The question before this court is whether Parsons' failure to request a hearing within the 60-day time period deprives the Commission of jurisdiction to determine the matter.
It has been held that the Industrial Commission may relieve a claimant of the consequences of his failure to make timely filing of his original claim for compensation where circumstances warrant such relief. Parsons v. Industrial Commission, 98 Ariz. 74, 402 P.2d 20 (1965). It would appear that the same policy considerations exist when a request for hearing is filed and, therefore, that relief should likewise be granted.
The facts here indicate that relief from failure to make timely application is warranted. Parsons reported the receipt of the "Notice of Claim Status" to his physician as soon as he received it. It appears that Parsons' symptoms with regard to his original industrial injury were coming to an end at the time of his second accident, and that he would soon have been able to return to work. This was borne out by the letter which Parsons' physician returned and which was used as the basis of Parsons' request for a hearing.
Parsons was thus in the position of not knowing whether he still had symptoms connected with his industrial accident at the time he received the "Notice of Claim Status." He remained in this position until receipt of the letter from his physician in early March, 1970. By then the 60-day time period had passed, having expired around February 22, 1970.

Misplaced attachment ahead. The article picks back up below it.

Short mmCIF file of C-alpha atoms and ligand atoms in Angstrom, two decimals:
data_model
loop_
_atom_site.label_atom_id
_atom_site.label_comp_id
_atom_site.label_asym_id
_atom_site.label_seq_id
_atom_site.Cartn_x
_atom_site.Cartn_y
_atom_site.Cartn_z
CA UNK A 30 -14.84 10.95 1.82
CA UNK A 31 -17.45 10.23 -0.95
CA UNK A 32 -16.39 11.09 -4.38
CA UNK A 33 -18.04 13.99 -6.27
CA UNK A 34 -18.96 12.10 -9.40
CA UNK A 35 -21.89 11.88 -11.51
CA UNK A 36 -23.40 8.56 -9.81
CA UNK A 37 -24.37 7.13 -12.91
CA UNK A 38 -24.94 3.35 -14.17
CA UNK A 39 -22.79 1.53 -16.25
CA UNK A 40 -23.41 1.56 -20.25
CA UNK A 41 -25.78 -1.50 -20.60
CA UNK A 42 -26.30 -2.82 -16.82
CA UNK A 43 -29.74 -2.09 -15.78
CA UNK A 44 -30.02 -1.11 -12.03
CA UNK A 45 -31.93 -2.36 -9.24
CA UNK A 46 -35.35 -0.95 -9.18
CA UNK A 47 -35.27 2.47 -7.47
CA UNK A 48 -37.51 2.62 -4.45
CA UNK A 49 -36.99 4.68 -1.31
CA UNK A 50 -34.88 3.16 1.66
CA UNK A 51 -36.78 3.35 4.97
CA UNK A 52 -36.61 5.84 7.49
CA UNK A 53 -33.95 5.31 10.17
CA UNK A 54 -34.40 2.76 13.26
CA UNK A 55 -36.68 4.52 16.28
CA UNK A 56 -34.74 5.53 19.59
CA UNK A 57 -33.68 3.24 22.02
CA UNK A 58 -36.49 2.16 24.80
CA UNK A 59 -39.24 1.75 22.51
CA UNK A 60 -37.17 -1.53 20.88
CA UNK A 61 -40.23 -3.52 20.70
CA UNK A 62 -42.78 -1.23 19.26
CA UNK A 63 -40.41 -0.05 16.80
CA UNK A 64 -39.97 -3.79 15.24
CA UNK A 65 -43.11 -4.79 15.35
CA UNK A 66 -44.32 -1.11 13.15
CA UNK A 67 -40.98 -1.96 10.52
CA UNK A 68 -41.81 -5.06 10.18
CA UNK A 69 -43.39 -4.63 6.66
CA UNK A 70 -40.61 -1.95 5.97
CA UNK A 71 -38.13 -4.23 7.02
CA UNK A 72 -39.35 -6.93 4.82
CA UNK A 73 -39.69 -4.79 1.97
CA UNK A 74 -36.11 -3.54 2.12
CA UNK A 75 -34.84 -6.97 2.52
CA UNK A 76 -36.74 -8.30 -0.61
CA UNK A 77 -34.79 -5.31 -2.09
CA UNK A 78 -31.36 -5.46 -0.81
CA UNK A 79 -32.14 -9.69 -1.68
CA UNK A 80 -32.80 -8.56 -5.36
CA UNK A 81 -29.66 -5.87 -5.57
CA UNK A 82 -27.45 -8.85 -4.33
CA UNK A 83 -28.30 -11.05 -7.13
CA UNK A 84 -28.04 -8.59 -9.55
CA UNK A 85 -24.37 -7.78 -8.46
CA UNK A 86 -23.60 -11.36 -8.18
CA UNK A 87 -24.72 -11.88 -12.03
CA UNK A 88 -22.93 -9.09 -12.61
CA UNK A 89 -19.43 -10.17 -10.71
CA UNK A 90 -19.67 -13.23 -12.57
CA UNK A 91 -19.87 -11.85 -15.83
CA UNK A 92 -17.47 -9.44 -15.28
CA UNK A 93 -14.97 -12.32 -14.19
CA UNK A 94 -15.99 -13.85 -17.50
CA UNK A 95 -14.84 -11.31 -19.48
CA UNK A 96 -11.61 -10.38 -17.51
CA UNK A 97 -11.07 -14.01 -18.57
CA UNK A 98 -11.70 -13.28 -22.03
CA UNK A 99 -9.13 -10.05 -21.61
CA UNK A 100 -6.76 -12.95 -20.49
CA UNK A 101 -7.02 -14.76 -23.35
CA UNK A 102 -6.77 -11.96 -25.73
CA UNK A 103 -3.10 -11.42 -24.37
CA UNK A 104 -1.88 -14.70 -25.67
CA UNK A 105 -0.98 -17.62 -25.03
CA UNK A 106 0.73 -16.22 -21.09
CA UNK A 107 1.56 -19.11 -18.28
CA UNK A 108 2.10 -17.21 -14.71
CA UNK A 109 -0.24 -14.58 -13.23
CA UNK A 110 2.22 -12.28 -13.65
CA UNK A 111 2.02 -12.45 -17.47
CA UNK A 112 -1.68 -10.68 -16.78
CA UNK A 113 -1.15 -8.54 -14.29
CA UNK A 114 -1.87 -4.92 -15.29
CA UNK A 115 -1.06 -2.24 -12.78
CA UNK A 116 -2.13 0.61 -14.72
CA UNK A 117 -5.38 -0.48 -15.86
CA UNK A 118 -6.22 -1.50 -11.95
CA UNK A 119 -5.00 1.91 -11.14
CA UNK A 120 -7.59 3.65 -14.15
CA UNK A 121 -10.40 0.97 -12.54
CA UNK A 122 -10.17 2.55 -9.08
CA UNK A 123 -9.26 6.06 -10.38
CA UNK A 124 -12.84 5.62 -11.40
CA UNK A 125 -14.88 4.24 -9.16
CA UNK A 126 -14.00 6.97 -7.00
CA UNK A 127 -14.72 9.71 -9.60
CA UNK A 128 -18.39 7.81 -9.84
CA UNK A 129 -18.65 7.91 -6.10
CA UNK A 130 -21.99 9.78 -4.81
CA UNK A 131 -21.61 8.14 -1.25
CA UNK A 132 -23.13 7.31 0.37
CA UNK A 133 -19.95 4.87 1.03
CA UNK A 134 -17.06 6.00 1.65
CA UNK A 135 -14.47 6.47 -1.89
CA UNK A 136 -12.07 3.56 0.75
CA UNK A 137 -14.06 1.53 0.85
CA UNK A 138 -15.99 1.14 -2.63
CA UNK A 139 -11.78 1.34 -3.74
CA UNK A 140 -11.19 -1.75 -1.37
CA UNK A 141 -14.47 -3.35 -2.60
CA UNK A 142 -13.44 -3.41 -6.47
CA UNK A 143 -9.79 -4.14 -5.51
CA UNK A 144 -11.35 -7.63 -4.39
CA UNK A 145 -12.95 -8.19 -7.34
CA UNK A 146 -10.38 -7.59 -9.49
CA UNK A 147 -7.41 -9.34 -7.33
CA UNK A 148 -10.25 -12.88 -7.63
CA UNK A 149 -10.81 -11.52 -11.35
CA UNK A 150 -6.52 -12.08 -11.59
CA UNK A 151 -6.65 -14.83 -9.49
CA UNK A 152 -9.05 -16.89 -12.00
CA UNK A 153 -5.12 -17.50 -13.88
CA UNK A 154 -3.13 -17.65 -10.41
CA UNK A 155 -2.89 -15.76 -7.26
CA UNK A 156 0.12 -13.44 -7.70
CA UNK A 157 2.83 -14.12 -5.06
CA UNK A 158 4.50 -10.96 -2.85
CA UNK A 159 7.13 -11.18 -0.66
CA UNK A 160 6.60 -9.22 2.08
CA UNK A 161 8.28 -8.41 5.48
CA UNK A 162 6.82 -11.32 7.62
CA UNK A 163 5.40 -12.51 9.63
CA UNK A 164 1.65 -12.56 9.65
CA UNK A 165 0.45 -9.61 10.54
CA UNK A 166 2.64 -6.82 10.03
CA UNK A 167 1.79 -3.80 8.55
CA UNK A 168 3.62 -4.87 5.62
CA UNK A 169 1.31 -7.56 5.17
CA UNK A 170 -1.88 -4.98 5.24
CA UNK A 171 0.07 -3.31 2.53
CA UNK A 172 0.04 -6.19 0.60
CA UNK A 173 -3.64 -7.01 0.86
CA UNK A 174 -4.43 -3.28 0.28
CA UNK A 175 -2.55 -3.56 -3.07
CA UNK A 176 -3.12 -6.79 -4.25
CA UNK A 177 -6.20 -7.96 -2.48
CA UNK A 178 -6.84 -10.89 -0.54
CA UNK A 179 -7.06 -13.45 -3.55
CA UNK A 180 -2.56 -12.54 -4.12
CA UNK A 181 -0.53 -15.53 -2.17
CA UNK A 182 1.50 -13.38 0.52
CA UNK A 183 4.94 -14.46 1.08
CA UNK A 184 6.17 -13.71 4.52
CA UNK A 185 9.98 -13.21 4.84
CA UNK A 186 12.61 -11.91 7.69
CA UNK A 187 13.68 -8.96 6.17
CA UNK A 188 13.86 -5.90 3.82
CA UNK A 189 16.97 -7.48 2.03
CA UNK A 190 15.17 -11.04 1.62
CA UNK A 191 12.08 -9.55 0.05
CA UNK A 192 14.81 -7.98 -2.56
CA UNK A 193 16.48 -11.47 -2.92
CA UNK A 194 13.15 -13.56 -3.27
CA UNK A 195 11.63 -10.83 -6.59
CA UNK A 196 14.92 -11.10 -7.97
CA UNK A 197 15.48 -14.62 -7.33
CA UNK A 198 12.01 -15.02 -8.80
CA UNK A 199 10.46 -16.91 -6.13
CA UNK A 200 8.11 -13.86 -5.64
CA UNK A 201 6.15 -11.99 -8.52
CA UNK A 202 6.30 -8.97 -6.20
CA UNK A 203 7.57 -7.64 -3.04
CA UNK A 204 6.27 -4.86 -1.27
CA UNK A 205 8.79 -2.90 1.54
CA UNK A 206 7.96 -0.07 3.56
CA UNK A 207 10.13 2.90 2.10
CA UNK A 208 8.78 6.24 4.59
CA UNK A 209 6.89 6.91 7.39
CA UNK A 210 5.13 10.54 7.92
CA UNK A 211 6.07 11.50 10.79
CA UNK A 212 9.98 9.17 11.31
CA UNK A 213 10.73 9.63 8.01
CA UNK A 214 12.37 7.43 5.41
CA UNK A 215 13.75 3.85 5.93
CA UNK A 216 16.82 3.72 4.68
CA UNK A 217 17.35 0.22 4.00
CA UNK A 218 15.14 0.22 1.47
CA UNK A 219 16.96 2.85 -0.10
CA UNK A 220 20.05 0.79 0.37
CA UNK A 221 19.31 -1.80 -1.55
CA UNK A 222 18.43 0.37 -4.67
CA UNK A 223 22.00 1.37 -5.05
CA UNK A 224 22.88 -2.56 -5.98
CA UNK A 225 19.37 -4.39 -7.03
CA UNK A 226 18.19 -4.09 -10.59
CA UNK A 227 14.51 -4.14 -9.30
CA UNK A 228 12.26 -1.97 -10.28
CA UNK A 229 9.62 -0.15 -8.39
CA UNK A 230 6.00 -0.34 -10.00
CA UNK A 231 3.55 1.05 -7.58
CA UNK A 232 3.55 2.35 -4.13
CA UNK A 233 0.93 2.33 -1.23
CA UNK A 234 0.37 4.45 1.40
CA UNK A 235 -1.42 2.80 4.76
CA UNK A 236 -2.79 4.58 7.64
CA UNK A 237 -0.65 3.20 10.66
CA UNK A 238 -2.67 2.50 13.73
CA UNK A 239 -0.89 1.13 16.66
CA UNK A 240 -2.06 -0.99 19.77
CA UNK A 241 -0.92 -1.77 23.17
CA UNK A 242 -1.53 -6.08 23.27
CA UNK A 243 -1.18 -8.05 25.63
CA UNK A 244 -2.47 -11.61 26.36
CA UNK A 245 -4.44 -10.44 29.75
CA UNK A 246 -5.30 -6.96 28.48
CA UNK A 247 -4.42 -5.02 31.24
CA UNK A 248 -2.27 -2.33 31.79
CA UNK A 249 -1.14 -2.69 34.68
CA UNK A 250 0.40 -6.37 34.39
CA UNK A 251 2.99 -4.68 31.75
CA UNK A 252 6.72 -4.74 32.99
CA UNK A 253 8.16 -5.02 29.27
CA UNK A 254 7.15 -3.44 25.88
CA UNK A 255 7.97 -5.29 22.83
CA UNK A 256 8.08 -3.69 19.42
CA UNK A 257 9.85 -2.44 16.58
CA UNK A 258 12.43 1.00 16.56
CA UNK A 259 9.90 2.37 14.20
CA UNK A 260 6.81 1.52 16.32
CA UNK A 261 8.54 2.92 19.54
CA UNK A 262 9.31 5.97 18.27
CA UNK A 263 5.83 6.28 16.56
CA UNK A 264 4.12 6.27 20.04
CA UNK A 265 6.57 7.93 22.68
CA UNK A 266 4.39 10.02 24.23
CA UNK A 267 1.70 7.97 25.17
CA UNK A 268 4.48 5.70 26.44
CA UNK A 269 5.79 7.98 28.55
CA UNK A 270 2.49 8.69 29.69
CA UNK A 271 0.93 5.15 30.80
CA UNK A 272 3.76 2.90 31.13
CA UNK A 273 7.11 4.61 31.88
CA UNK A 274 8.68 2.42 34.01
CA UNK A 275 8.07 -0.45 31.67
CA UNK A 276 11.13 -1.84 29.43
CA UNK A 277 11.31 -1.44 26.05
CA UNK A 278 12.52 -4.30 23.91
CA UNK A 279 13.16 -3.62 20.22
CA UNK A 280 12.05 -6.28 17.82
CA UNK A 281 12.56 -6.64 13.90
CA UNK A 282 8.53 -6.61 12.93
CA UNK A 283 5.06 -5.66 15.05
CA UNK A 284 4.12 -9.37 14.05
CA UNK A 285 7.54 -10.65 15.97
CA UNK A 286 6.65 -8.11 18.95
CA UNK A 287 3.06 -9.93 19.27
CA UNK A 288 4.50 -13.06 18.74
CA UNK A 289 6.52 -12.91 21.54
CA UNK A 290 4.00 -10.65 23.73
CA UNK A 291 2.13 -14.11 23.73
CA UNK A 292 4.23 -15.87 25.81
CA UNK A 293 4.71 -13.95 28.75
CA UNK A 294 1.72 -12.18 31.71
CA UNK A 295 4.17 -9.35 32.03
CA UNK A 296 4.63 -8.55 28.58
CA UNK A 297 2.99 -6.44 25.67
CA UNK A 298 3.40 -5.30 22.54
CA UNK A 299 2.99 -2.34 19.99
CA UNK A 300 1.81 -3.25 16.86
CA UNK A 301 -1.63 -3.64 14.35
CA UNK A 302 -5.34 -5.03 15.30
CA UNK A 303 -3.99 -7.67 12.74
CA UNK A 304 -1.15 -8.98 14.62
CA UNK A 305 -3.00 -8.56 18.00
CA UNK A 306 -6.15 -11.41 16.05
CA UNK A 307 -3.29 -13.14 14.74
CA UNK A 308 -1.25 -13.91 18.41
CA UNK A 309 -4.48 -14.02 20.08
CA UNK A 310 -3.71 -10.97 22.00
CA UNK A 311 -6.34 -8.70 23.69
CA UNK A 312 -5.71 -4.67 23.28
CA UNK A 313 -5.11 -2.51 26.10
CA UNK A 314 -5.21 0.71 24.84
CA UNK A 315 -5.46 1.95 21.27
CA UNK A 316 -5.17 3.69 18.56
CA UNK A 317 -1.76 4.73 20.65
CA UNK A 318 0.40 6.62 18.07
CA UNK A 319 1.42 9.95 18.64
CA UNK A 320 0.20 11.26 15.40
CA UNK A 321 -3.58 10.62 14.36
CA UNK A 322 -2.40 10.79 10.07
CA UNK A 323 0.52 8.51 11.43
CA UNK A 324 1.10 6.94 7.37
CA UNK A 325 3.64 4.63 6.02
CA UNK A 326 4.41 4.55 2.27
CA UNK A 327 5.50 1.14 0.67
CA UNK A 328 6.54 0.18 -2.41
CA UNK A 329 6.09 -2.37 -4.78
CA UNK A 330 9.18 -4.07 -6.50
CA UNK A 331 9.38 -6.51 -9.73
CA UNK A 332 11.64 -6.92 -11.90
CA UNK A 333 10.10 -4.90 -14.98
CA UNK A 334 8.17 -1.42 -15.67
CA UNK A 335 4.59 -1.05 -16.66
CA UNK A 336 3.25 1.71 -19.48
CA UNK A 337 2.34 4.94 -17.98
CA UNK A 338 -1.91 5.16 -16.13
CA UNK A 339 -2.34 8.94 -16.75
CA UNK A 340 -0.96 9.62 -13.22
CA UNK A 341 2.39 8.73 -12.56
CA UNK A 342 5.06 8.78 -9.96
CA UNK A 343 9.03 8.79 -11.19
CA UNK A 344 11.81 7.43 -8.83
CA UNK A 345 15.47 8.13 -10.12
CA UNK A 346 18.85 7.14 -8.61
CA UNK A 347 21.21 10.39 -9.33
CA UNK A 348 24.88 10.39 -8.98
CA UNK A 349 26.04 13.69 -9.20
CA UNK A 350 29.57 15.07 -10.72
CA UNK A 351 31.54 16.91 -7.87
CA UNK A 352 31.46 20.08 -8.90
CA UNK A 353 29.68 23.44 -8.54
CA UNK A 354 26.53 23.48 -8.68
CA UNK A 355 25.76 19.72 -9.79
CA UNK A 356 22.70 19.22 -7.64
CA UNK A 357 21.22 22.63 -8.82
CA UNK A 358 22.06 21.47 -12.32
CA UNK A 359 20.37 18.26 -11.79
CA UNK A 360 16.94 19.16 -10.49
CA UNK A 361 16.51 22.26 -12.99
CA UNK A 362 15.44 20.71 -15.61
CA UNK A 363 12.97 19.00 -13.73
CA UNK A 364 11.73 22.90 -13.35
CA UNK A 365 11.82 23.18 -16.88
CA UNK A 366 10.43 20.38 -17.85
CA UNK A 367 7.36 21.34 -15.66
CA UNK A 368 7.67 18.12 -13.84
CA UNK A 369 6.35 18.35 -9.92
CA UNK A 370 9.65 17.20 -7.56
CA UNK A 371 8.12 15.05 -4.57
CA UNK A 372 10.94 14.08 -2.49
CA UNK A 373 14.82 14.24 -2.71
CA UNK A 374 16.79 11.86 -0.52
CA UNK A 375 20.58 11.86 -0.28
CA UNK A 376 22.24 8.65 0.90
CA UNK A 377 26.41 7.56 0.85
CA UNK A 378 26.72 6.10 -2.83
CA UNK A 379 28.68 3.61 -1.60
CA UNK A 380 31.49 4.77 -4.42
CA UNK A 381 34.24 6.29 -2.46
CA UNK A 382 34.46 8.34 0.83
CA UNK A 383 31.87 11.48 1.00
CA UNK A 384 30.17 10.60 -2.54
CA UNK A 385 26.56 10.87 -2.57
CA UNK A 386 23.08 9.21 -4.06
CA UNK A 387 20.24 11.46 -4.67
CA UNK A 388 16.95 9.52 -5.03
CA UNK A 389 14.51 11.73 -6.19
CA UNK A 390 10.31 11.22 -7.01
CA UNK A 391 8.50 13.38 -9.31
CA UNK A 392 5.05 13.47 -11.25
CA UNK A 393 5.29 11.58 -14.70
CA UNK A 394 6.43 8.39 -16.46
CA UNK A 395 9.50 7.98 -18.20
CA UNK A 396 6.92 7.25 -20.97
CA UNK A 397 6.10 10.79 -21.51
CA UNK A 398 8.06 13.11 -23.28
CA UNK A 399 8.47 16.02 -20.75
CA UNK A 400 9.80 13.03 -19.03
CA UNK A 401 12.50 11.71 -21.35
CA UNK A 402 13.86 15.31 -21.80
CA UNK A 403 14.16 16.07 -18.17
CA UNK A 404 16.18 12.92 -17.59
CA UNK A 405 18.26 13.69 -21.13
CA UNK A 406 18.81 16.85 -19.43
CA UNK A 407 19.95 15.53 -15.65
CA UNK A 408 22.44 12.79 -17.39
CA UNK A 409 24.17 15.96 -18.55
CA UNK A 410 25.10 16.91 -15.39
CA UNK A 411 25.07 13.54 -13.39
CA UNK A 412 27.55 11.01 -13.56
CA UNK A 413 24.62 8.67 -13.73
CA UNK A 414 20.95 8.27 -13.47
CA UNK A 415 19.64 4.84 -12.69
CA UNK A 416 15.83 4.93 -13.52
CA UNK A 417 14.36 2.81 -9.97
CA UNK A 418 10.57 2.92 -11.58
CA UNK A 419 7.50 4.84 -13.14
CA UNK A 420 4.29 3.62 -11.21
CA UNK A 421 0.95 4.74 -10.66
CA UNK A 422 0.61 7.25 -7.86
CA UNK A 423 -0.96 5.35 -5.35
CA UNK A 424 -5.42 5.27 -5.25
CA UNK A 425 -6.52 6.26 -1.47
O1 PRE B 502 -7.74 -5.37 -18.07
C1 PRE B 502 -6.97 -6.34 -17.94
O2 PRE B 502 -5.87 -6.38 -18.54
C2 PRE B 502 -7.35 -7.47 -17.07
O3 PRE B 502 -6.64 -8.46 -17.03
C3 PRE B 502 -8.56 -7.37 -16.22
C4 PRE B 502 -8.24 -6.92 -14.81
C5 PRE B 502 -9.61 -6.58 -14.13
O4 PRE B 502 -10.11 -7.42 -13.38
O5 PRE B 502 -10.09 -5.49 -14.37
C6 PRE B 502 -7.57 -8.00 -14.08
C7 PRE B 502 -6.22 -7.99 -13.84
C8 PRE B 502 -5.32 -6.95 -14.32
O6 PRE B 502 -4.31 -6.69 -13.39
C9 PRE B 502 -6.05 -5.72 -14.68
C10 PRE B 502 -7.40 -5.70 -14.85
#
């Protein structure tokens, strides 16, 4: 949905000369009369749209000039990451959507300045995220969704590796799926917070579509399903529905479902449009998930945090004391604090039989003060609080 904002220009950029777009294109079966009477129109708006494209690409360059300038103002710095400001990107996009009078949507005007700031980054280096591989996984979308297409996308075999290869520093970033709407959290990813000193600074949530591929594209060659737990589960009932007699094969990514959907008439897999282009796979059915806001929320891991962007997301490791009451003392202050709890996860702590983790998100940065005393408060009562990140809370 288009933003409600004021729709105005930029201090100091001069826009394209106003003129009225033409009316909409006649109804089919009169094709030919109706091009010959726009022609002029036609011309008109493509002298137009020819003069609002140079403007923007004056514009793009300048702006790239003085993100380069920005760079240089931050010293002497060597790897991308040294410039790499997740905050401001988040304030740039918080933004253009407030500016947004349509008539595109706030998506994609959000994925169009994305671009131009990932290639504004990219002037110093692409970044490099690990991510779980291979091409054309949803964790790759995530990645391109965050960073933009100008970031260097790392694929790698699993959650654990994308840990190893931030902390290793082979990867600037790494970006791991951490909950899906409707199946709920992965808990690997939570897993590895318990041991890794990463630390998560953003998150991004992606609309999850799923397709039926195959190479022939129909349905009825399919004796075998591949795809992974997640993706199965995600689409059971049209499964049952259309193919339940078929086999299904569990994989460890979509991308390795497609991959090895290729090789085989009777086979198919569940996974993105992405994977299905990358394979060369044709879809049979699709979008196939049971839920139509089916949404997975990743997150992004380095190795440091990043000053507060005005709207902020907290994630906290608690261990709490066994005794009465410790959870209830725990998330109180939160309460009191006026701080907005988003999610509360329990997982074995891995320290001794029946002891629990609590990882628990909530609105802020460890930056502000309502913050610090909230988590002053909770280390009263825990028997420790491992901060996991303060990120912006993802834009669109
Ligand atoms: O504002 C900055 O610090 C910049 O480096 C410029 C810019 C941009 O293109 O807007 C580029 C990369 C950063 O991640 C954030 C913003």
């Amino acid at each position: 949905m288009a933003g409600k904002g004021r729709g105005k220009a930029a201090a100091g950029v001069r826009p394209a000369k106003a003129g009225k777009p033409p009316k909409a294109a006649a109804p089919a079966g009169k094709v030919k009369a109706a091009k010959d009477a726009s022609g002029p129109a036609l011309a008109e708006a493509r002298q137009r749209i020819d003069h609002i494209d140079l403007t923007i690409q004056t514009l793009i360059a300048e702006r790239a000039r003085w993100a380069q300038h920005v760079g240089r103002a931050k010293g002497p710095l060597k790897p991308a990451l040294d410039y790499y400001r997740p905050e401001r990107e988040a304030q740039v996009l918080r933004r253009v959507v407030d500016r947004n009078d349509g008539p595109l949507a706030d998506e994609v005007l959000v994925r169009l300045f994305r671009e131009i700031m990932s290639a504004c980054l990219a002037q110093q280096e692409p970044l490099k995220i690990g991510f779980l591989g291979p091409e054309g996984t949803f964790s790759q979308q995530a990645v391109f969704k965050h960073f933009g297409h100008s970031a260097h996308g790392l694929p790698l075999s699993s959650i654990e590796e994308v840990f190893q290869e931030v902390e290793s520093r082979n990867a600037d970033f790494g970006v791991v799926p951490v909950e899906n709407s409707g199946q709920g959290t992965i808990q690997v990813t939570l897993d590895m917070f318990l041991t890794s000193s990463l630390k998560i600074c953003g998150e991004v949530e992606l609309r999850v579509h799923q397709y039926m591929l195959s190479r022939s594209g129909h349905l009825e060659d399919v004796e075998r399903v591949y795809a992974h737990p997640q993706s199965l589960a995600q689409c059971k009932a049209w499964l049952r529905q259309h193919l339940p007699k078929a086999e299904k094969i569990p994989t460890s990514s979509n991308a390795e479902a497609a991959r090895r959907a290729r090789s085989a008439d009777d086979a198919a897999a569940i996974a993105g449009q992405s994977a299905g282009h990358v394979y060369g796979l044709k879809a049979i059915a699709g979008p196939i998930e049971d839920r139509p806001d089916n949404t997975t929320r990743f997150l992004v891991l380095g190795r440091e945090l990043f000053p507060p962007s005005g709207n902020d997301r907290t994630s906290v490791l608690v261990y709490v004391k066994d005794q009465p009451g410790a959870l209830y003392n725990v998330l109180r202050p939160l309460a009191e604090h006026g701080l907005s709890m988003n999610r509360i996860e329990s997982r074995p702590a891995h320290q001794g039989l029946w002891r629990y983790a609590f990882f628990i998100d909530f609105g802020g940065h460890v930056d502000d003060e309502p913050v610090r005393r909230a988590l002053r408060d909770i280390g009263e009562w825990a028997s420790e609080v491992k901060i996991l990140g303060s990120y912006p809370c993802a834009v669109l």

An analogy may be drawn between the above situation and that in which a worker is unaware that he has suffered an injury serious enough to report for compensation. In that connection, this court has held that the time within which a claimant must file starts to run when the claimant knows or by the exercise of reasonable diligence should know that he has sustained a compensable injury. McCormick v. Industrial Commission, 96 Ariz. 88, 392 P.2d 299 (1964). Until Parsons was informed by his physician that his present symptoms were related to his industrial accident, he did not know he still had a compensable injury.
We are aware that in the past we have held that a failure to timely file after notice of termination of an award deprives the Industrial Commission of jurisdiction to further consider the matter. Russell v. Industrial Commission, 104 Ariz. 548, 456 P.2d 918 (1969); Davila v. Industrial Commission, 98 Ariz. 258, 403 P.2d 812 (1965); Martinez v. Industrial Commission, 97 Ariz. 275, 399 P.2d 678 (1965); Naylor v. Industrial Commission, 89 Ariz. 394, 363 P.2d 579 (1961); Black v. Industrial Commission, 89 Ariz. 273, 361 P.2d 402 (1961); Green v. Industrial Commission, 78 Ariz. 347, 280 P.2d 268 (1955). At this juncture, we consider it appropriate to recede from that position. When the facts appear to warrant relief, as here, and the delay is neither excessive nor unfair in its consequences to the carrier, the Commission in the interests of justice may waive the untimeliness of the filing.
One of the facts to be considered by the Commission is whether the notice to the petitioner is sufficiently clear to inform him that his compensation is being terminated. We note that the notice here was not a model of clarity and could well have been characterized as ambiguous.
The decision of the court of appeals is vacated and the award of the Industrial Commission is set aside.
CAMERON, V.C.J., and STRUCKMEYER, LOCKWOOD and HOLOHAN, JJ., concur.